* an auditorium for speakers and Mystery Plays and the like!

Ooh!  And a parish pantry with extra food to help families in need!  How about a clothes closet as well? 
Stunning! I wish churches were still built that elaborately.
(05-01-2016, 04:35 PM)Vox Clamantis Wrote: [ -> ]LOVE it! Love it all! (because I assume that the ivory comes from ellyphants who died naturally, of course. Right?!) (I love me some elephants). Wow, just beautiful Smile

This must've been a TON of work! Do more! And don't forget:

* the beautifully appointed parish meeting hall (with a huge attached kitchen) for parties, feasts, wedding receptions, after-funeral meetings, making of food for people who are mourning, and such;

* a smaller room, also beautifully decorated, off the kitchen for more intimate gatherings;

* a daycare center/play room (with washing machines) so women can get together with other adults while their children play or get babysitting services while they go about needed business (and do laundry at the same time);

* a store room for things people can pool and share and donate so other families won't have to buy new (e.g., cribs, high chairs, playpens, kids' clothes, etc.); and

* an auditorium for speakers and Mystery Plays and the like!

I am actually considering dead mammoths as source of ivory. Or perhaps walrus tusk.

I am actually designing a second building after the monastic complex. It can house those washing machines and even more.

An auditorium would be lovely! The monastery should be the center of intellectual culture, after all.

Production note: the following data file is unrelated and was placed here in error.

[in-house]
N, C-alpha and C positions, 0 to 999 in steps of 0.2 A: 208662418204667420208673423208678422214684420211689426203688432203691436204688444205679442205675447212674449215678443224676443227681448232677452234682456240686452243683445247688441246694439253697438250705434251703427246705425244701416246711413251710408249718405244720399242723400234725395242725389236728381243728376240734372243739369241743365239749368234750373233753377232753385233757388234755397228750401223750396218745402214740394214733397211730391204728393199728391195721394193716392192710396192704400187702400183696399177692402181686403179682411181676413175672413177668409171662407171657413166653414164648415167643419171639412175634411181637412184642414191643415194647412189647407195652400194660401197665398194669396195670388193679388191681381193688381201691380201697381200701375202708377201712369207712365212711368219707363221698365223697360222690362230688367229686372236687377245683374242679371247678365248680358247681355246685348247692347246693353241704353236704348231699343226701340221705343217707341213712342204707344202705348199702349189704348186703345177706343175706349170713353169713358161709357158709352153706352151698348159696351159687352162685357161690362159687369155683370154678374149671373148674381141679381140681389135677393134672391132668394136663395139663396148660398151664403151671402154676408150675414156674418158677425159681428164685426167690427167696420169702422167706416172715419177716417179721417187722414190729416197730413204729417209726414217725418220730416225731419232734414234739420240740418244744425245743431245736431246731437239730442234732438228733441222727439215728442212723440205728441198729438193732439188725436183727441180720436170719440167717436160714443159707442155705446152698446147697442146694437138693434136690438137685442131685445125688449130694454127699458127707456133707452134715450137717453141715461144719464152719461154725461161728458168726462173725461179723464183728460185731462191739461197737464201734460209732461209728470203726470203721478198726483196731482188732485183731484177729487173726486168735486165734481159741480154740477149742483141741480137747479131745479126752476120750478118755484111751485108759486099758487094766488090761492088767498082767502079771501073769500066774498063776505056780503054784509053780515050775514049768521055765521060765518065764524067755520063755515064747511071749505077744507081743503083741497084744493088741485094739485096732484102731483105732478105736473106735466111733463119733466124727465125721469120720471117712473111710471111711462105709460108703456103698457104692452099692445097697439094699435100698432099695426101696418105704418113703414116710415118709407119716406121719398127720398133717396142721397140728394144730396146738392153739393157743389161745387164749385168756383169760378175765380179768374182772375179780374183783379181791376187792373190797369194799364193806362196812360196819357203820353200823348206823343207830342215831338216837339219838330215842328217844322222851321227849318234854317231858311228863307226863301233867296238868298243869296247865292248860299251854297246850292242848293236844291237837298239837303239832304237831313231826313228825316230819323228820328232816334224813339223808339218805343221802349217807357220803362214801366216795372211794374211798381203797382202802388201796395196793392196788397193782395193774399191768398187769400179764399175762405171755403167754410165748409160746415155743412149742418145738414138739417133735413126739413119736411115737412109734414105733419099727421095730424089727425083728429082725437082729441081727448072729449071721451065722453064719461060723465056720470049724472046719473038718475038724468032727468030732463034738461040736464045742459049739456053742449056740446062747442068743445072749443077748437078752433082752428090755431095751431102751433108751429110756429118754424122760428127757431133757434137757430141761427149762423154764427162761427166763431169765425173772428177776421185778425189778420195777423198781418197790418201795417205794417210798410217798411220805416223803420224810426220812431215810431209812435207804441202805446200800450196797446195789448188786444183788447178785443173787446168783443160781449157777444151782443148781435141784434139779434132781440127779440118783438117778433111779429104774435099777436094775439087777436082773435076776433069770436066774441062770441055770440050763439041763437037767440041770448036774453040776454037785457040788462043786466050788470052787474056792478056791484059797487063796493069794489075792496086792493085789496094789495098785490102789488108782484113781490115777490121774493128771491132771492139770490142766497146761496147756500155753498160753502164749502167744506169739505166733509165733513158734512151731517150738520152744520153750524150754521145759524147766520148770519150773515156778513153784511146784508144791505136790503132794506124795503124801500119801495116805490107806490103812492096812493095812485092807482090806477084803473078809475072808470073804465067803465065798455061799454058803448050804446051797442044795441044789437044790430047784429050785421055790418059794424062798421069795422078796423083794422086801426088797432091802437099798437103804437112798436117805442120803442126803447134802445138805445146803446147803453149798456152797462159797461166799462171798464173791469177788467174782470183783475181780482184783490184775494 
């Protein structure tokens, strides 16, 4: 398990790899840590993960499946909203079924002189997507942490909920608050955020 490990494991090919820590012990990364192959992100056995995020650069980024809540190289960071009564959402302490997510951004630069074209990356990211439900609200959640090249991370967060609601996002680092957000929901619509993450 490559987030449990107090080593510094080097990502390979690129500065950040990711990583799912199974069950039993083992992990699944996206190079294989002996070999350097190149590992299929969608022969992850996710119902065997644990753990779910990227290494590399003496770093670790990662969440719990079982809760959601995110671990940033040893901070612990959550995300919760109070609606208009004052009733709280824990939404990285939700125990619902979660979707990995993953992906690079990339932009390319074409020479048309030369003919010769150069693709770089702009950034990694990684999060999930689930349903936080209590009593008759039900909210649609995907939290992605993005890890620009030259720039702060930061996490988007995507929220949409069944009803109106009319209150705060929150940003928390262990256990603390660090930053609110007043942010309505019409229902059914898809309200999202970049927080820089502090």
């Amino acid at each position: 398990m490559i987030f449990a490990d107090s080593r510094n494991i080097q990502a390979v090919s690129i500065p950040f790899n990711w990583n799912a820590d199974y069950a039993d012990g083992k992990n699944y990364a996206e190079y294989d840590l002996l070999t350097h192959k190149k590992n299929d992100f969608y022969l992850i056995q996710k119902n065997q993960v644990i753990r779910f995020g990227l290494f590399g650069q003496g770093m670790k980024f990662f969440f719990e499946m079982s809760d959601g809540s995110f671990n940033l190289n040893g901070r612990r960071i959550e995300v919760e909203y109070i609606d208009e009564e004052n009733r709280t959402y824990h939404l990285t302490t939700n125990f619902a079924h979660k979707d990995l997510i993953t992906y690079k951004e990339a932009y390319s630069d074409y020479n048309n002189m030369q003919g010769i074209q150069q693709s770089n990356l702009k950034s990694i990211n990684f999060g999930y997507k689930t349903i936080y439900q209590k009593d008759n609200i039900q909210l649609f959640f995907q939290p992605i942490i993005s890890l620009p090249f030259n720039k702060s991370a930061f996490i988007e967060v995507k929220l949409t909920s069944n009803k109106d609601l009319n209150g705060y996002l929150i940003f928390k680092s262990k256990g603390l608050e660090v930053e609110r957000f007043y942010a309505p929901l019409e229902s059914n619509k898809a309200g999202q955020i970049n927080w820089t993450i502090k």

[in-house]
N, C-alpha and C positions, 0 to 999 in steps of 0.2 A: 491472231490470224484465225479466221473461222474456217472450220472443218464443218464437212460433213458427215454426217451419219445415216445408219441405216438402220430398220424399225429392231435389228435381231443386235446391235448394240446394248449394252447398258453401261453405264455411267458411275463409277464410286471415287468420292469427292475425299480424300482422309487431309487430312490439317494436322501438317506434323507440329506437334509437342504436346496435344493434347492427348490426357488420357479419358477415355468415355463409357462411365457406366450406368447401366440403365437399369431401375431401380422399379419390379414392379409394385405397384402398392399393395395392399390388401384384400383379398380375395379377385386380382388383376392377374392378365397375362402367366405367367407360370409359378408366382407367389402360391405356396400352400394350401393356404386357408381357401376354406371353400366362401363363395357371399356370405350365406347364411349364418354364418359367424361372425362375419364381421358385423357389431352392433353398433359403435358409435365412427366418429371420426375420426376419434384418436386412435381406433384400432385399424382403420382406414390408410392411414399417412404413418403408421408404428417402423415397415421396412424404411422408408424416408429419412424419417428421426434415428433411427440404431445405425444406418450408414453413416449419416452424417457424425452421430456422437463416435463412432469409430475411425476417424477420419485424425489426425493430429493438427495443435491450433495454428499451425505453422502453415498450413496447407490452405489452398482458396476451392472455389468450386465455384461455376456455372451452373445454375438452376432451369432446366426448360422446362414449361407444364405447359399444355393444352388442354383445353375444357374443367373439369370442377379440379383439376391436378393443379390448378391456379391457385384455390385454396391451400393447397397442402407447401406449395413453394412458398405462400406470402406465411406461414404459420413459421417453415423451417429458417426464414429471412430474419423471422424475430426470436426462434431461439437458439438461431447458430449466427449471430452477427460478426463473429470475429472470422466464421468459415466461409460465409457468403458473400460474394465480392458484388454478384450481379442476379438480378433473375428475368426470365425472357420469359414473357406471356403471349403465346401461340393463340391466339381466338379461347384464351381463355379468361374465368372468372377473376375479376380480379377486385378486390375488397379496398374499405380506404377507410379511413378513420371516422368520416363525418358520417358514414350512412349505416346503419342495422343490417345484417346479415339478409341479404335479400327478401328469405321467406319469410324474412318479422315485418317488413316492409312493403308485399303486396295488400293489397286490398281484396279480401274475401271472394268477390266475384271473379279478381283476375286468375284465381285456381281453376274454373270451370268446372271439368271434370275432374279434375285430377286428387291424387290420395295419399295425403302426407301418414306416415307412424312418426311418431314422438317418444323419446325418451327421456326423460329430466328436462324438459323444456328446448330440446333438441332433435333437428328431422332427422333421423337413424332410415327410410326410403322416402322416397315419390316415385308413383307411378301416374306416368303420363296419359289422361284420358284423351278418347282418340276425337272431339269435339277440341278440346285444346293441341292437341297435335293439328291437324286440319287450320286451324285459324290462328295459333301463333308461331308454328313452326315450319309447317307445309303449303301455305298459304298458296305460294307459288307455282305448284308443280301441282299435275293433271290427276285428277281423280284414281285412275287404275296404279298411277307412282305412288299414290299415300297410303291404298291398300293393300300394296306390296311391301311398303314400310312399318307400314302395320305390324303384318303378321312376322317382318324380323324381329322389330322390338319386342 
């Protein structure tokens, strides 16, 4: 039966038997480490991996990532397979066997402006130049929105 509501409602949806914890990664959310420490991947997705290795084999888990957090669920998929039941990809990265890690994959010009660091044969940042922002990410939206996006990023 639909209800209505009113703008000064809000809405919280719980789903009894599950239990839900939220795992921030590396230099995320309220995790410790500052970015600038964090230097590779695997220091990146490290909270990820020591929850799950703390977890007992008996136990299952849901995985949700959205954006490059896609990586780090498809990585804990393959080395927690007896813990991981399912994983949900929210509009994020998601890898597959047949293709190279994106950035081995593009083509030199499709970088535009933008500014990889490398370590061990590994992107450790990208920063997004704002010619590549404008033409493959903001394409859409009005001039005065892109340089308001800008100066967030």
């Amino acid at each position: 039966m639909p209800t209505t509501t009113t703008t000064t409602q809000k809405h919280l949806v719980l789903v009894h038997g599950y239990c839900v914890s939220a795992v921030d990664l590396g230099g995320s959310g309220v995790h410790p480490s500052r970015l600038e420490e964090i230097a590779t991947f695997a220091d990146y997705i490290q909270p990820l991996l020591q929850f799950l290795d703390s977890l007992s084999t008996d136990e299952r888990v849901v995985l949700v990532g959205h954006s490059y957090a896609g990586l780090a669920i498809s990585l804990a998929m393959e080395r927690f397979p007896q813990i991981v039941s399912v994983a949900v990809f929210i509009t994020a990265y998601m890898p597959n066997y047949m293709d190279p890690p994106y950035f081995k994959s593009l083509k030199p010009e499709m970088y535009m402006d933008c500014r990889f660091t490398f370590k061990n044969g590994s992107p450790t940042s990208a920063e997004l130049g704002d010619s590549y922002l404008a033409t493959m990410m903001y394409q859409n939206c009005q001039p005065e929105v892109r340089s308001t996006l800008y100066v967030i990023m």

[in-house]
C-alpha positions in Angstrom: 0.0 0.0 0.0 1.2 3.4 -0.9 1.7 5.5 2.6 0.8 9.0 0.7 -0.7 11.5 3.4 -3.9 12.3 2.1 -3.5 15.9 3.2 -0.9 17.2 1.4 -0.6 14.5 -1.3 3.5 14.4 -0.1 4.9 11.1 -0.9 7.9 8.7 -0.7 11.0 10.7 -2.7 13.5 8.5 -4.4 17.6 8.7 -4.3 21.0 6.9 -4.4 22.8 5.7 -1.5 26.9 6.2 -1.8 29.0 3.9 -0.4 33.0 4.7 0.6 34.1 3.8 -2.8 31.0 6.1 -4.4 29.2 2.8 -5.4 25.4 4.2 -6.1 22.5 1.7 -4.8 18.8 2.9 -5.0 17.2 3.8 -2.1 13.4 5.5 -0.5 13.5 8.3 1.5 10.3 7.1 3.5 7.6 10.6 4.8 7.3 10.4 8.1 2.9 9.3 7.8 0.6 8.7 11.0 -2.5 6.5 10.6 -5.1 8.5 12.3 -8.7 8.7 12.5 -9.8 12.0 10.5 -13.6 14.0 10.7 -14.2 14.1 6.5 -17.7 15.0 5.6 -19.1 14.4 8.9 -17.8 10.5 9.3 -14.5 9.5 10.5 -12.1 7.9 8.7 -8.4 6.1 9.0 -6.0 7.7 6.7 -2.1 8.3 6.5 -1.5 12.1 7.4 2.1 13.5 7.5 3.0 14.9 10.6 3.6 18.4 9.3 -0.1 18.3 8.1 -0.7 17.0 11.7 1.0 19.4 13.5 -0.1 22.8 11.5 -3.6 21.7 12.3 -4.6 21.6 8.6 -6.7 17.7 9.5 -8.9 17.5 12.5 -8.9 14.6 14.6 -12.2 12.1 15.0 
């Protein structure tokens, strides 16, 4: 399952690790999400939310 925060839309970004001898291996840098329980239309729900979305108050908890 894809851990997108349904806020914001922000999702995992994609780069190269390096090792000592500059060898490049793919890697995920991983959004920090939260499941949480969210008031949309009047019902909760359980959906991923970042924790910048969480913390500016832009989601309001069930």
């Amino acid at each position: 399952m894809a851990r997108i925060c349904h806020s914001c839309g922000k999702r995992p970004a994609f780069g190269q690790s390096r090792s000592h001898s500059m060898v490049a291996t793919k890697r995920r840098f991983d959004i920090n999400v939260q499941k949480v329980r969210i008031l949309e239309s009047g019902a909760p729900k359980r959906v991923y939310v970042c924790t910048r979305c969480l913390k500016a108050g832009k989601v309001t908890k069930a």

(05-01-2016, 04:38 PM)Fontevrault Wrote: [ -> ]Ooh!  And a parish pantry with extra food to help families in need!  How about a clothes closet as well? 

The kitchen in the monastery has a room adjacent to it. It was intended as a refectory for lay brothers. That could also serve as a parish pantry.

The clothes closet could be located in a new building that I am making right now.

I am proud to say that it took me 30 days to make many different designs. This one is the third attempt in making the abbey.
Oooh this is beautiful. Here's to hoping one day it becomes a reality!  Pray
(05-01-2016, 07:42 PM)jbean Wrote: [ -> ]Oooh this is beautiful. Here's to hoping one day it becomes a reality!  Pray
You can pray for that, again and again! Pray

(I was supposed to say: "You can say that again.")

Sent from my MY31 using Tapatalk

But where are the felt banners and chairs?  Grin
(05-01-2016, 07:49 PM)Share Love Wrote: [ -> ]But where are the felt banners and chairs?  Grin
Felt Banners are for whimpsThe chairs? Well, we do plan a bit of pews and then chairs with kneelers behind them.

Sent from my MY31 using Tapatalk

Pages: 1 2 3 4 5